We have all been there. The eagerness and excitement have been slowly building up through months of summer vacation, all waiting for this moment. I understand the anxiousness, enthusiasm, and insecurities. The opportunity to meet new people and explore a new area is very intriguing. But let's be real, you are here to make memories and get an education. So here are a few pieces of advice from a former college freshman.

1. Don't be that freshman who follows their significant other to college

This is the boy or girl who simply can not think for themselves. The 17-year-old puts their own personal goals and interests aside to sacrifice for a six-month high school relationship. This will more than likely end at an end of semester transfer after the relationship has been tested for a month or two in college life. So if you want to really enjoy your freshman year, make your own decisions and do what is best for you.

2. Don't be that freshman who lets their parents pick their major

"You are not going to school just to waste my money."

This is a statement you might have heard from your parents. As true as it might seem, this is definitely not a good way to start your college years. If you are not majoring in something you can see yourself doing, you are wasting your time. You can major in biology, go to medical school, and make the best grades. But if deep down you don't want to be a doctor, you will NOT end up being a good doctor. When it comes to picking your major, you really have to follow your heart.

3. Don't be that freshman who gets overwhelmed with the first taste of freedom

Yes. It is all very exciting. You don't have a curfew, you don't have rules, you don't have anyone constantly nagging you, but let's not get carried away. Don't be the freshman who gets a tattoo on the first night of living on your own. Don't be the freshman who tries to drink every liquor behind the bar. Don't be the freshman who gets caught up being someone that they aren't. My best advice would be to take things slow.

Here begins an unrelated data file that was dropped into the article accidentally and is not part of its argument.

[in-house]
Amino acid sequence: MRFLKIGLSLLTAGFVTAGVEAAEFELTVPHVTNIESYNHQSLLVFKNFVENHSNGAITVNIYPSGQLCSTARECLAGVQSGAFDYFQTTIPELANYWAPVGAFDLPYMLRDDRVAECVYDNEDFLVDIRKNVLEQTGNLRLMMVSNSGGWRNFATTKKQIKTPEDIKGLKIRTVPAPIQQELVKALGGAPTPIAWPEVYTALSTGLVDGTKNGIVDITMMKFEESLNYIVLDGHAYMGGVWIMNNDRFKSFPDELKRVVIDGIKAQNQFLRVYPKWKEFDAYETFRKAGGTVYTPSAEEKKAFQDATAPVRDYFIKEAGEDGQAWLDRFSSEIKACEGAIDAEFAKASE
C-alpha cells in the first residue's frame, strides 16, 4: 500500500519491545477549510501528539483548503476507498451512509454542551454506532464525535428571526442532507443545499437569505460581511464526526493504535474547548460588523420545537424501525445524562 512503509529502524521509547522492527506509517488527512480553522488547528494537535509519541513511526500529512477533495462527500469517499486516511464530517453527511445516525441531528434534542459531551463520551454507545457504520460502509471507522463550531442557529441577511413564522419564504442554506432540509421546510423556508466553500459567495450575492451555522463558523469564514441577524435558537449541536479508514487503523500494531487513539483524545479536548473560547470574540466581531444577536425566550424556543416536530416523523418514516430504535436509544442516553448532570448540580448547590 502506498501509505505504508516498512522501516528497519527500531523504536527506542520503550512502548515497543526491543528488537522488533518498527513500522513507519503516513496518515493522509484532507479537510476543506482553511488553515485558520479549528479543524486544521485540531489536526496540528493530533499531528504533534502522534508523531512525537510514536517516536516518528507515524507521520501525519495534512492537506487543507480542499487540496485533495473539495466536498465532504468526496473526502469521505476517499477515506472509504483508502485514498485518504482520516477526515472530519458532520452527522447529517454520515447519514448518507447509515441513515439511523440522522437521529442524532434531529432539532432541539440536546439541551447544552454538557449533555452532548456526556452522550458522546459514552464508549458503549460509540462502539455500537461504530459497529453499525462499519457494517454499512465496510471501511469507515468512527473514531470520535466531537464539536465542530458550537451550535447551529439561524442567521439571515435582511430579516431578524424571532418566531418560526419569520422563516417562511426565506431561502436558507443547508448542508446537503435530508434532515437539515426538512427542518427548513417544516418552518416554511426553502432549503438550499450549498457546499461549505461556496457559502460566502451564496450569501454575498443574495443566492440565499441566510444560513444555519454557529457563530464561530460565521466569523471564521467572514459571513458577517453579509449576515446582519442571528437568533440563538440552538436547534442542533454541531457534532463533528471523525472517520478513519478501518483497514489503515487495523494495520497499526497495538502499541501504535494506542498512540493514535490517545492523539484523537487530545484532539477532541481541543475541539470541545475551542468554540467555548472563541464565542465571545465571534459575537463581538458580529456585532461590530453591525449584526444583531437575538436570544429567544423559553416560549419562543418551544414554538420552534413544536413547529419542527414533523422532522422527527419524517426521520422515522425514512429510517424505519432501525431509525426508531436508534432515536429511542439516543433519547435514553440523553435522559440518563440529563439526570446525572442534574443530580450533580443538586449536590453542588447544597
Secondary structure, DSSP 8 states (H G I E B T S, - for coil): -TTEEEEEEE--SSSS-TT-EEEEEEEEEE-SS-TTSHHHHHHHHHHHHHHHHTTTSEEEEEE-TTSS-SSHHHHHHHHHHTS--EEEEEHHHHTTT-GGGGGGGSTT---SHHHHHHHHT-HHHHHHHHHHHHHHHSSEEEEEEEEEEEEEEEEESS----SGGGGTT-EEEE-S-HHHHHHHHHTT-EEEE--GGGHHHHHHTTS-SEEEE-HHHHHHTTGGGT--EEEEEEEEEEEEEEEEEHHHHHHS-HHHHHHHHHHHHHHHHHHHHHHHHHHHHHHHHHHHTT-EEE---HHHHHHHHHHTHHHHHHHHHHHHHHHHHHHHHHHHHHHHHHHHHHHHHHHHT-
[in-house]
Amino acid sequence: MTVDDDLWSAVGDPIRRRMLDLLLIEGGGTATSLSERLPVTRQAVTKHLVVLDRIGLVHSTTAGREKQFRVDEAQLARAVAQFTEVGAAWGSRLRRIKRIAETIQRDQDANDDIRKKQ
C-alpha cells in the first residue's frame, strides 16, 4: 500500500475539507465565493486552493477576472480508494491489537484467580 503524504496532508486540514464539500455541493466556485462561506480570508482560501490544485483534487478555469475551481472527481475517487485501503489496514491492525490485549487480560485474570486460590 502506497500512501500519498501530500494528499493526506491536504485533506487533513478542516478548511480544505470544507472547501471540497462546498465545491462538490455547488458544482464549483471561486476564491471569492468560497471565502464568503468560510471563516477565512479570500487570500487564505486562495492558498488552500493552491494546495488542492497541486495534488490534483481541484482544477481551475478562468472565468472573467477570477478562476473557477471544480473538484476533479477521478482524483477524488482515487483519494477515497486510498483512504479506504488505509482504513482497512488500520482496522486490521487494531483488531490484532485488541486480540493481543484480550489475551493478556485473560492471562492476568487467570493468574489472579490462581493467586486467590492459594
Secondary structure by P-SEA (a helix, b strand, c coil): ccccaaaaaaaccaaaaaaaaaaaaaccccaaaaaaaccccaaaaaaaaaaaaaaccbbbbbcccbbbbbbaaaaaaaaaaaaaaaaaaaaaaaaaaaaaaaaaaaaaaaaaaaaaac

4. Don't be that freshman who starts school isolated in a relationship

I'm not telling you not to date anyone during your freshman year. I am saying to not cut yourself off from the rest of the world while you date someone. Your first year on campus is such an amazing opportunity to meet people, but people are constantly eager to start dating someone and then only spend time with that person.

Be the freshman who can manage time between friends and relationships.

5. Don't be that freshman who can't handle things on their own

It is your first year on your own. Yes, you still need help from your parents. But at this point, they should not be ordering your textbooks or buying your parking pass. If you need something for a club or for class, YOU should handle it. If you're having roommate problems, YOU should handle it, not your parents. This is the real world and college is a great time for you to start building up to be the person you want to be in the future, but you can't successfully do that if your parents still deal with every minor inconvenience for you.

6. Don't be that freshman who only talks to their high school friends

I know your high school was probably amazing, and you probably had the coolest people go there. However, I believe that college is a great time to be on your own and experience new things. Meeting new people and going to new places will allow you to grow into a more mature person. There is a way to balance meeting new friends and maintaining friendships with childhood friends, and I am sure you will find that balance.